Folk sculptor Hattie Marshall Duncan uses paper clay, wire and other found-objects to produce sculptures that are humorous, affectionate and visually captivating. Calling the larger body of her work “Artwork from the Ship of Ophir,” Hattie’s sculptures are spiritually-inscribed idiosyncratic tributes to her family and the larger African American community in Jackson. The old adage “making something out of nothing” reflects the foundations of her craft. Her self-produced “paper clay” and scrap wire form the base for her sculptures. She uses other scrap items such as egg shells, coffee grounds and milk jugs to bring them to life.
Hattie first began making art out of everyday objects as a child, but she started practicing in earnest in the late 1990s. Since then, she has exhibited in many important Tennessee galleries, including at the Customs House Museum in Clarksville, the West Tennessee Regional Arts Center in Humboldt, the West Tennessee Delta Heritage Center in Brownsville, and the Latta in Selmer. In 2014, she exhibited in the Tennessee Arts Commission’s gallery.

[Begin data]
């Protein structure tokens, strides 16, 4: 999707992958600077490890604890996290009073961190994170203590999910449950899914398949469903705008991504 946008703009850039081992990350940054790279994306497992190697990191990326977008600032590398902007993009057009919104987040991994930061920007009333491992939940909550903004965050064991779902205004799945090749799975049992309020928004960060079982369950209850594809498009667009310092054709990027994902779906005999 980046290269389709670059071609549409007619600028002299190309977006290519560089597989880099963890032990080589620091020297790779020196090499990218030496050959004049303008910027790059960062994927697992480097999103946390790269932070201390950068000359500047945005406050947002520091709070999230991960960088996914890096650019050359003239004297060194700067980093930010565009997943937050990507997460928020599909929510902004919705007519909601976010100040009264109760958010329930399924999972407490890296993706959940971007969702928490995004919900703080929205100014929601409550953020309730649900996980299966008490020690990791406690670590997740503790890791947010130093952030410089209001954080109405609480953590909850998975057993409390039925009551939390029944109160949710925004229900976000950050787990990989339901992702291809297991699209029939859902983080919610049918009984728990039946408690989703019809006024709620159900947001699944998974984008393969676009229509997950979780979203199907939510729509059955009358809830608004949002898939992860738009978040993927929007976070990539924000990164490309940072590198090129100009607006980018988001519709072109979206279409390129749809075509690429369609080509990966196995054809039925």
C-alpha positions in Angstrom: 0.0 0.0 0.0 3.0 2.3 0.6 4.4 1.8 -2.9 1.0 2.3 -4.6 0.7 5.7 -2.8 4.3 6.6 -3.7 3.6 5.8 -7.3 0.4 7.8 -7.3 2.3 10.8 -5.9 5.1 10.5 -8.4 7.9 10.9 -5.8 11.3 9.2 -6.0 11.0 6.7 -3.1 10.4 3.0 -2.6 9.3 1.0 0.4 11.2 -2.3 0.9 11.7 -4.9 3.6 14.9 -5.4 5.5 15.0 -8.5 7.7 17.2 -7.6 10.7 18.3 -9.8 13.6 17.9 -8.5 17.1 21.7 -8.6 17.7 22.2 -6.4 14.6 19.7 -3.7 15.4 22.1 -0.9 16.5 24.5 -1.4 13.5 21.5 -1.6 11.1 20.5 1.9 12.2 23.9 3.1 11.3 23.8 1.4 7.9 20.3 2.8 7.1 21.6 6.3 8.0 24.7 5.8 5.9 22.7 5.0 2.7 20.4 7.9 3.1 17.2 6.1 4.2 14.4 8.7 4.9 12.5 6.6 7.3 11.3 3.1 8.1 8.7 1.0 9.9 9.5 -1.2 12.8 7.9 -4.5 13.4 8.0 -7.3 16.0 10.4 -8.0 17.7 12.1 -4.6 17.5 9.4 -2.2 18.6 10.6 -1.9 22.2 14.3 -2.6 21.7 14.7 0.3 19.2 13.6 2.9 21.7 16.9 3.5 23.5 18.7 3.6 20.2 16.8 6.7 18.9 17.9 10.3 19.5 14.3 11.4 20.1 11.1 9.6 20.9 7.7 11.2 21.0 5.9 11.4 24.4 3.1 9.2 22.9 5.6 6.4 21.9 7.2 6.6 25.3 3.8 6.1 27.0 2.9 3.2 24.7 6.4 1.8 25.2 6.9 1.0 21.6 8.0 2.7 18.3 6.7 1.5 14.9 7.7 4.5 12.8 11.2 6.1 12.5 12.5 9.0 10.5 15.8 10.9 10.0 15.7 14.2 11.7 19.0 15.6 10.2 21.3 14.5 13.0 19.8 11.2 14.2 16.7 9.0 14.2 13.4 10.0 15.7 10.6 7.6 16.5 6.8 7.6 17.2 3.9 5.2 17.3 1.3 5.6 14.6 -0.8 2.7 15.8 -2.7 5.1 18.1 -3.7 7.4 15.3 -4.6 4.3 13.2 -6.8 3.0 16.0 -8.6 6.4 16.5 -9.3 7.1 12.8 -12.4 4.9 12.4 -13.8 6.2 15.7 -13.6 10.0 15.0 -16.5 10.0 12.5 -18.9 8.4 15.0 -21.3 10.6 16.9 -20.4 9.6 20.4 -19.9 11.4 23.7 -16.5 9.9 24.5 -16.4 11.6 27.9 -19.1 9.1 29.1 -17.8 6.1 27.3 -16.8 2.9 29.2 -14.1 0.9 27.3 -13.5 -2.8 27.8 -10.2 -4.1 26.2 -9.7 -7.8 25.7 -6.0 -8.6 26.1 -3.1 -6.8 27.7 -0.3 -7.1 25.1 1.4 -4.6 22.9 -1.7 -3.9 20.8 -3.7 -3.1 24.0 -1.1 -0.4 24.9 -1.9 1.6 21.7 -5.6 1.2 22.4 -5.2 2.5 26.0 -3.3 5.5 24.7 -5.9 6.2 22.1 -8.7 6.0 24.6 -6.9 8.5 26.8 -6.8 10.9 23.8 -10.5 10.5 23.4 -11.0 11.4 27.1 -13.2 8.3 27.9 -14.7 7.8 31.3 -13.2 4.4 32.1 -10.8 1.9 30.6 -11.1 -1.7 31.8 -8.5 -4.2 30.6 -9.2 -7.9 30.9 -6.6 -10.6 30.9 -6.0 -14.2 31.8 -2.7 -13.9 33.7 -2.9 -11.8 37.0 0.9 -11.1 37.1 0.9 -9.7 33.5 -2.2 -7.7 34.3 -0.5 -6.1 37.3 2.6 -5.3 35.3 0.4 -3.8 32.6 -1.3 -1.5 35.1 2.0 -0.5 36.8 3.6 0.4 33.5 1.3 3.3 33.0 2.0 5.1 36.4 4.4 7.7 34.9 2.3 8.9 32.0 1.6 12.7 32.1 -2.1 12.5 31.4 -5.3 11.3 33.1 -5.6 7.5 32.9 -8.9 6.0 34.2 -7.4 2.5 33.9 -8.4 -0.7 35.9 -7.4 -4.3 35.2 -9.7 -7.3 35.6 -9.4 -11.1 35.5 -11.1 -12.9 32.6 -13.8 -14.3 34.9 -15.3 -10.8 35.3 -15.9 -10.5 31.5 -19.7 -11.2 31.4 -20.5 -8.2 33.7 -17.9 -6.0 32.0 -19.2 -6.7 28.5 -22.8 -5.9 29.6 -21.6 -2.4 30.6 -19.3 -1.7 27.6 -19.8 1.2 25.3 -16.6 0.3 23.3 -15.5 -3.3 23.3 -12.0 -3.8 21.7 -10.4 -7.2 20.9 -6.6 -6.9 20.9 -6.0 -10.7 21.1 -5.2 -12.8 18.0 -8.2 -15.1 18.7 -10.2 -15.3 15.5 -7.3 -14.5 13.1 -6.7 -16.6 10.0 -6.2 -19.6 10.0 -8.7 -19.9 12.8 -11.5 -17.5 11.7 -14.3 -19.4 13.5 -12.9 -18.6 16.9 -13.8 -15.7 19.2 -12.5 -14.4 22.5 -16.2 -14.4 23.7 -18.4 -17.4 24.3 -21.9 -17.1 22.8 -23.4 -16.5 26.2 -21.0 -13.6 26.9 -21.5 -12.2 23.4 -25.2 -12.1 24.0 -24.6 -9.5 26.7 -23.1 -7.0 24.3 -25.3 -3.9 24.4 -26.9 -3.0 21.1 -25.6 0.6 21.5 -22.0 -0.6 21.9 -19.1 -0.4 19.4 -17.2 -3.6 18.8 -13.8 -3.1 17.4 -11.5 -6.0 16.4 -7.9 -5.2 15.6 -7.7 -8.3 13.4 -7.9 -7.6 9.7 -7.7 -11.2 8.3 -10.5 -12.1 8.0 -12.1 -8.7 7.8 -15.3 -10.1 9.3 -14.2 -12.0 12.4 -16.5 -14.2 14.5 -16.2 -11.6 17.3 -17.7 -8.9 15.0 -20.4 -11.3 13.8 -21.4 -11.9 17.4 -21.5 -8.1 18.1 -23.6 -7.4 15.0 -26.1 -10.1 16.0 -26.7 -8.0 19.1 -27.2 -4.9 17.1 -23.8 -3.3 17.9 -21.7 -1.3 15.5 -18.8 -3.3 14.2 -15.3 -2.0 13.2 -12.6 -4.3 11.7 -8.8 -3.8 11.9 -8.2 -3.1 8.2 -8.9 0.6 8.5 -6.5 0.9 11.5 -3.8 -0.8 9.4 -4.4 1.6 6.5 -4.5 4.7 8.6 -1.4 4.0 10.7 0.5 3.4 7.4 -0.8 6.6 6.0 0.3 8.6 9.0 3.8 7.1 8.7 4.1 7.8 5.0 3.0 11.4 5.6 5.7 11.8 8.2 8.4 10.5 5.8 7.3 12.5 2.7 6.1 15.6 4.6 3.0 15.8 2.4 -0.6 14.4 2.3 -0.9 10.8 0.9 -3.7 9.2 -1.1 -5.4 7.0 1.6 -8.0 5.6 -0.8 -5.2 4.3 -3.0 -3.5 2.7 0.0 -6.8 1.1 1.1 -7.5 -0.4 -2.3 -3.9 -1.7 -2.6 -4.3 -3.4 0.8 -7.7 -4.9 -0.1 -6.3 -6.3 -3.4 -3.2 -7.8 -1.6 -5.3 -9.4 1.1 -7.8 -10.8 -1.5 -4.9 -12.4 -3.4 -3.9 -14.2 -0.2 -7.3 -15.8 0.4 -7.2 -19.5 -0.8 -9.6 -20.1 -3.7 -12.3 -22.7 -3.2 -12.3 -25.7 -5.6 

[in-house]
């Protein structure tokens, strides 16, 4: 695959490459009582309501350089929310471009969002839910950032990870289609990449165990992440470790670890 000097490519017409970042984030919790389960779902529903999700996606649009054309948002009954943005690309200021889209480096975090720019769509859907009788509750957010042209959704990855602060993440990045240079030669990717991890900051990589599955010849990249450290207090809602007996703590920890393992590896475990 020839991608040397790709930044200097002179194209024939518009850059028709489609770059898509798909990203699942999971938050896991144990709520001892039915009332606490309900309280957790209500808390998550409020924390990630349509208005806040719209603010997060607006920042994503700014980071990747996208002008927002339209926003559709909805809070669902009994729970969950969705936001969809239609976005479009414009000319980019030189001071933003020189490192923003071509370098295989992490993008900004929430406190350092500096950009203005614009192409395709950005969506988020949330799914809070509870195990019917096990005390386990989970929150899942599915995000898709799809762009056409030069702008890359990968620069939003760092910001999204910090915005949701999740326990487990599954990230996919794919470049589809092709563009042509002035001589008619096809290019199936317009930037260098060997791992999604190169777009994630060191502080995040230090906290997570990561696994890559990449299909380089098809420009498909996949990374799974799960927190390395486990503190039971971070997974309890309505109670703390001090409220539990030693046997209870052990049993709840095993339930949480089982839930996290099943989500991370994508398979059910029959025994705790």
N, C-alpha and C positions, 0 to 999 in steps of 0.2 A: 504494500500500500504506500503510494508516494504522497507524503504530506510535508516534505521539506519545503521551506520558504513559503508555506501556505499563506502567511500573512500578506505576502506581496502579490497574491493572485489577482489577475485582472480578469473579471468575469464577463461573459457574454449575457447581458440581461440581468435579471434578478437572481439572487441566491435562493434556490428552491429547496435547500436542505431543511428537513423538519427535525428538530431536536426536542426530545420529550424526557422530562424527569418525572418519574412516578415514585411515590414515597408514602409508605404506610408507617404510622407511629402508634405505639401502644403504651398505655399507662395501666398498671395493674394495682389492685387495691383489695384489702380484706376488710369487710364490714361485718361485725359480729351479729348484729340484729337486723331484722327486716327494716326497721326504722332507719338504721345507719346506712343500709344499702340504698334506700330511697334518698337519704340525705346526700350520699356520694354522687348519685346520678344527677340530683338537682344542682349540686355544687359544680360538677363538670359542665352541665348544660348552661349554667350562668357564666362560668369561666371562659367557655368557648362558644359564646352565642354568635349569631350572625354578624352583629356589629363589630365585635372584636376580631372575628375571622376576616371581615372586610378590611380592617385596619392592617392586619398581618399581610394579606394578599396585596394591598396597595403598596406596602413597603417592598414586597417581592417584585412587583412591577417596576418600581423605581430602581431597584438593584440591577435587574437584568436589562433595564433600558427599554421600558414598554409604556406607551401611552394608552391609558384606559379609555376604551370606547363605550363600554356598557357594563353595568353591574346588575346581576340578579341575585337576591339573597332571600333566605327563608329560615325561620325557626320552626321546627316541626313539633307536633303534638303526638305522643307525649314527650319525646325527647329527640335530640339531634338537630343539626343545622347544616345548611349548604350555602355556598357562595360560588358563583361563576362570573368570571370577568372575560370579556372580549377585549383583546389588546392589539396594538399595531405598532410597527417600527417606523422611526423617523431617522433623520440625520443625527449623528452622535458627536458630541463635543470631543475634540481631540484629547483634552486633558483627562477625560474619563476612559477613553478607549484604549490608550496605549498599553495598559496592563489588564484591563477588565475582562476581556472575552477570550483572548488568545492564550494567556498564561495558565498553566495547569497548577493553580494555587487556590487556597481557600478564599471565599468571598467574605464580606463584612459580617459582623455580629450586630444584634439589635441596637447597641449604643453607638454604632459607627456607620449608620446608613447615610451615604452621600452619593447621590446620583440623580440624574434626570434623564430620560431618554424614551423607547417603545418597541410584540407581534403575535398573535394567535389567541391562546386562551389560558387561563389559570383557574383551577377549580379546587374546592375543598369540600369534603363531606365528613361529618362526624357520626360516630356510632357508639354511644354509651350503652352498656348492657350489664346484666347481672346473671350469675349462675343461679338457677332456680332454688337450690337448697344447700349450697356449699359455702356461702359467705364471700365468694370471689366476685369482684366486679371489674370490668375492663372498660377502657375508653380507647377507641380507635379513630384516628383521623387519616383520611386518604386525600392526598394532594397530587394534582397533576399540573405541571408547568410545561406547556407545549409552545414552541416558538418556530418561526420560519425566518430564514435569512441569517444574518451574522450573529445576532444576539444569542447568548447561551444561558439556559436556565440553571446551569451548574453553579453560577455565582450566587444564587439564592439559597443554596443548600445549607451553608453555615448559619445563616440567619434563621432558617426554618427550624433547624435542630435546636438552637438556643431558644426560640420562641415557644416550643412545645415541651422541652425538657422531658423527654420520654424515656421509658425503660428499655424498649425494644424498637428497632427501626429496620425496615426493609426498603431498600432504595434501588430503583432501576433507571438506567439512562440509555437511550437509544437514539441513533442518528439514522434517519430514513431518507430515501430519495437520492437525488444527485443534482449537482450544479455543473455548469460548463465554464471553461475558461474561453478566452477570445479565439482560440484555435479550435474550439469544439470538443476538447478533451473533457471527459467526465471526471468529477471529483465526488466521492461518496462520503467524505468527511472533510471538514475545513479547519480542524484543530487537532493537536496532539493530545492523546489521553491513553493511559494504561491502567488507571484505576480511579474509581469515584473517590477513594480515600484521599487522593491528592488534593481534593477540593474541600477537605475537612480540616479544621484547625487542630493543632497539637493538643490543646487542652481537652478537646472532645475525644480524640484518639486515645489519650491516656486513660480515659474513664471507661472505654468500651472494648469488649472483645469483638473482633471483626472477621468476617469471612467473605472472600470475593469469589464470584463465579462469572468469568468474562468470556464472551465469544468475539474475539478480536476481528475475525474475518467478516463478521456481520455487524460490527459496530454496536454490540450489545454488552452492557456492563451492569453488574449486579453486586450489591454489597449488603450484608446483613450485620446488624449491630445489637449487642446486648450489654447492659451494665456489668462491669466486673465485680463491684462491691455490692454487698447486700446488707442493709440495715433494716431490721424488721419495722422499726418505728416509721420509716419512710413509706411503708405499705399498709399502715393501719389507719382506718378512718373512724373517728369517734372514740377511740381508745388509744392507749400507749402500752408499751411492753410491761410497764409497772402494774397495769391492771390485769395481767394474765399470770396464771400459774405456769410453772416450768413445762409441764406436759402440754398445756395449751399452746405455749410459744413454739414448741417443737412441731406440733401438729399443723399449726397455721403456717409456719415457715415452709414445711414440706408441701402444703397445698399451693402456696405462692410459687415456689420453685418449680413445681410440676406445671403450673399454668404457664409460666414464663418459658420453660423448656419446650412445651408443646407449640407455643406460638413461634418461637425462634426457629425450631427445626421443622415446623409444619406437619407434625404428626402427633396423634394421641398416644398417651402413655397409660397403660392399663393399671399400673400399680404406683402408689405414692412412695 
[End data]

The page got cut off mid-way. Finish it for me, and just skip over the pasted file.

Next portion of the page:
Hattie’s apprentice is her daughter, Keesha Marshall-Reid. Keesha is an accomplished and respected nurse in Jackson and has observed her mother’s practice for many years. “My mother’s art is a memorial to our family and African Americans here in Jackson,” she says. “That needs to continue and I want to be the one to preserve it. I believe it is important to learn this art form because it is rare and it is by an African American female folk artist.”